French Foreign Minister Laurent Fabius said Monday that jihadists spearheading a militant offensive in Iraq have sold oil from captured areas to the regime of Syrian President Bashar al-Assad.
Fabius said the sale was evidence of the "confusing" nature of the escalating conflict in the Middle East in which Assad and the jihadists are in theory on opposing sides.
The rebels, previously known as the Islamic State of Iraq and the Levant (ISIL), declared a "caliphate", or Islamist state, straddling Iraq and Syria at the weekend.
"We have proofs that when ISIL has taken over oil it has sold oil to the (Assad) regime," Fabius told a news conference in New Delhi, without elaborating.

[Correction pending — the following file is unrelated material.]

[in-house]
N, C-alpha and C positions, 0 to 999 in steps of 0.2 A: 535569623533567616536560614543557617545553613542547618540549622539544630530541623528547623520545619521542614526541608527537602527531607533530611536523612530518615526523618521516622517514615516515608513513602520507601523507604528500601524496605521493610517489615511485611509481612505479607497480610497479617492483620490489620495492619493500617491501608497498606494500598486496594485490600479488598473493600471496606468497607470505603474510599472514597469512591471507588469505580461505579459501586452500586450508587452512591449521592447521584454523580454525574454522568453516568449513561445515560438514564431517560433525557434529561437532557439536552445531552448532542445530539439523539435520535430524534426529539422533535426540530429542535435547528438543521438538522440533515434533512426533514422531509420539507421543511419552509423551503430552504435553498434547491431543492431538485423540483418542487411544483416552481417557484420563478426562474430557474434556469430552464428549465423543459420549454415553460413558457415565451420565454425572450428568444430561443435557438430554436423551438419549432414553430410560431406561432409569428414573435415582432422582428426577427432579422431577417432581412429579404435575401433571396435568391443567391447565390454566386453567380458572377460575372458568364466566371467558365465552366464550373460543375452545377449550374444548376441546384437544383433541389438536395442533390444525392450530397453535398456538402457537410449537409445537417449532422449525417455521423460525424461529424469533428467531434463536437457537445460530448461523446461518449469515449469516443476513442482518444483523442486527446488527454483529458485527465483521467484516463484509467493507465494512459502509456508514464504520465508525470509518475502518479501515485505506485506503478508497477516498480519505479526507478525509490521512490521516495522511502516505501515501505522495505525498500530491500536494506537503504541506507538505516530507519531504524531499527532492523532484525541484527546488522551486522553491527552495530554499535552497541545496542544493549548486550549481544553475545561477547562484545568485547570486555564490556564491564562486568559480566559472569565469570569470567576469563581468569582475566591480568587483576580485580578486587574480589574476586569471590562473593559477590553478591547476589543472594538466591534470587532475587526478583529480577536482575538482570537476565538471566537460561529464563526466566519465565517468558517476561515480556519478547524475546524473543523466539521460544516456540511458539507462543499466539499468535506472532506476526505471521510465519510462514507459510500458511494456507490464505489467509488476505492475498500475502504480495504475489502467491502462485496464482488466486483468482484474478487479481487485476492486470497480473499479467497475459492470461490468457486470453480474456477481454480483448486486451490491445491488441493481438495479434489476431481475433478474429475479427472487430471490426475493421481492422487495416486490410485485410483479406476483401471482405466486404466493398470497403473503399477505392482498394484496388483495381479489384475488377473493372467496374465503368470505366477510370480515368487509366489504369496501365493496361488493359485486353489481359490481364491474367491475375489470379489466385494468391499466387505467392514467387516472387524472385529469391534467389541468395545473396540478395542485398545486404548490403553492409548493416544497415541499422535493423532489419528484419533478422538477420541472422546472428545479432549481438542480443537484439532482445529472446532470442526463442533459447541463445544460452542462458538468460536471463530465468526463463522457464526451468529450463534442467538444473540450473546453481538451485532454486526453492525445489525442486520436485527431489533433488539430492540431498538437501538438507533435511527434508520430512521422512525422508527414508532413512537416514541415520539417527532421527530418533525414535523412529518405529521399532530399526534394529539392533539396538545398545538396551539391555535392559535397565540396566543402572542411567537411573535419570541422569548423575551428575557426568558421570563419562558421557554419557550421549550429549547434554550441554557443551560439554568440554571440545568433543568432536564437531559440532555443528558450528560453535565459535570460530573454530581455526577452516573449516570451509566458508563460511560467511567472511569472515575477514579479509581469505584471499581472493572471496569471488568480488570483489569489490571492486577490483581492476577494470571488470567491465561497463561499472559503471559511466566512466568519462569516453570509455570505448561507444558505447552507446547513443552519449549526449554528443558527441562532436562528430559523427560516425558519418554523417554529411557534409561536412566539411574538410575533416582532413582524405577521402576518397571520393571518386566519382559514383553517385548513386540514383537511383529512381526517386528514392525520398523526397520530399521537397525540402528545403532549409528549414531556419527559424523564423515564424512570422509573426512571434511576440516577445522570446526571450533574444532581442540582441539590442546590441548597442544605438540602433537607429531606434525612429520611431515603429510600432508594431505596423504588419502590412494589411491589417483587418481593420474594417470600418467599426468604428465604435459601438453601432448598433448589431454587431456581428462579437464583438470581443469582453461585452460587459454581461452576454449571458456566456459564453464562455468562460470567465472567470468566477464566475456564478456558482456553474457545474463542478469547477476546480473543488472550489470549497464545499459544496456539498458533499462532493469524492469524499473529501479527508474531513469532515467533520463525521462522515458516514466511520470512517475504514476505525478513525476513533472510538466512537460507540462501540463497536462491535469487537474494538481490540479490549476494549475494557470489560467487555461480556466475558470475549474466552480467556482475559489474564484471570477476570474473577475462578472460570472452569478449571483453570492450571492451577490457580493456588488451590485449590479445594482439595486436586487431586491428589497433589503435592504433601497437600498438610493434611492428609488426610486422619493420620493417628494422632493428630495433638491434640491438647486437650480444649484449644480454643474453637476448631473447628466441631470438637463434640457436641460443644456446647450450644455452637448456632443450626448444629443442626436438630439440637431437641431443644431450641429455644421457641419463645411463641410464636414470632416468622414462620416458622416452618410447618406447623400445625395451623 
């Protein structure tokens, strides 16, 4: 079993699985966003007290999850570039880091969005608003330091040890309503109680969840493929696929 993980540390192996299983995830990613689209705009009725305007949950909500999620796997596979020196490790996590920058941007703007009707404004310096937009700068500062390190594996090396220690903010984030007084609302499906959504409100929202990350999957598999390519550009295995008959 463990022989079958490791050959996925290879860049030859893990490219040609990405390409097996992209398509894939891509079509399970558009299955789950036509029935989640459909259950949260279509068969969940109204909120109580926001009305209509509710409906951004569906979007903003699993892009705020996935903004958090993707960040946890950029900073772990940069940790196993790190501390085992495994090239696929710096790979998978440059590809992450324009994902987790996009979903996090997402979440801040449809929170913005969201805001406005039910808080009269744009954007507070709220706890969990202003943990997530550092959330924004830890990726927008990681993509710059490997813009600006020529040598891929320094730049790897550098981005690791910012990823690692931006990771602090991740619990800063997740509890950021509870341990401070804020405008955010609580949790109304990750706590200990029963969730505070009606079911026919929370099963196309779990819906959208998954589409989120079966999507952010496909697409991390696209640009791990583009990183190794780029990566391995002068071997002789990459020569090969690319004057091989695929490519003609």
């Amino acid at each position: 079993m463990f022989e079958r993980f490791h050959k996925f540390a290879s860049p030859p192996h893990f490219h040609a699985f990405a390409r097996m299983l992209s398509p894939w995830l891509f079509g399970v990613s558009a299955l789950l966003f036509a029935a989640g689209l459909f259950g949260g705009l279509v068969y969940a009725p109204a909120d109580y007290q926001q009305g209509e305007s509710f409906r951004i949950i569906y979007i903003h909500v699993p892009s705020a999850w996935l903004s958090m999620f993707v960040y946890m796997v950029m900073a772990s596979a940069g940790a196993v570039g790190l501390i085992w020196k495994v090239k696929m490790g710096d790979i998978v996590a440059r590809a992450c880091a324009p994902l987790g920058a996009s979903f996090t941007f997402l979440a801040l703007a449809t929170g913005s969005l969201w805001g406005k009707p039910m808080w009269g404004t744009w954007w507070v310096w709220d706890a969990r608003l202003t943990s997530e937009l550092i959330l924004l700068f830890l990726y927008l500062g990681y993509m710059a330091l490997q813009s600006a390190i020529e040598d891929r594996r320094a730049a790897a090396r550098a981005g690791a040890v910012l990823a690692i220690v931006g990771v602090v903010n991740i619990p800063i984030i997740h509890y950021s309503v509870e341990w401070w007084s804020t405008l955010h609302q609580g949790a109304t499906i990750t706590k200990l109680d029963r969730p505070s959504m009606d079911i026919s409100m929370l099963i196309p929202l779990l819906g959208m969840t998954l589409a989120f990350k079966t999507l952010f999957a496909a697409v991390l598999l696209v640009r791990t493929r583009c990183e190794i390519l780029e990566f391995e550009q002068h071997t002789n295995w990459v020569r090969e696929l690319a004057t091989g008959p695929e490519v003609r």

Other revenues and weapons have been seized during the advance by the Islamist fighters, particularly in the town of Mosul.
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In Syria the fighters, who have renamed themselves simply the Islamic State (IS), control large swathes of territory, but also face opposition from other rebel groups because of their reputation for brutality.
Referring to how the rebels in Syria and the Assad regime use each other to derive legitimacy, Fabius said: "Officially they are combatting each other but in fact they are very often helping each other."
The situation in Iraq is "very, very, very worrying," he added.
"Why? Because it is probably the first time that a terrorist group -- and a ferocious terrorist group -- is in a position, if there is no reaction, to take over the whole country, and a rich country, with enormous consequences for the region and the world," he said.
The solution is for Iraq to unite behind the government and the army to drive out the jihadists, he said.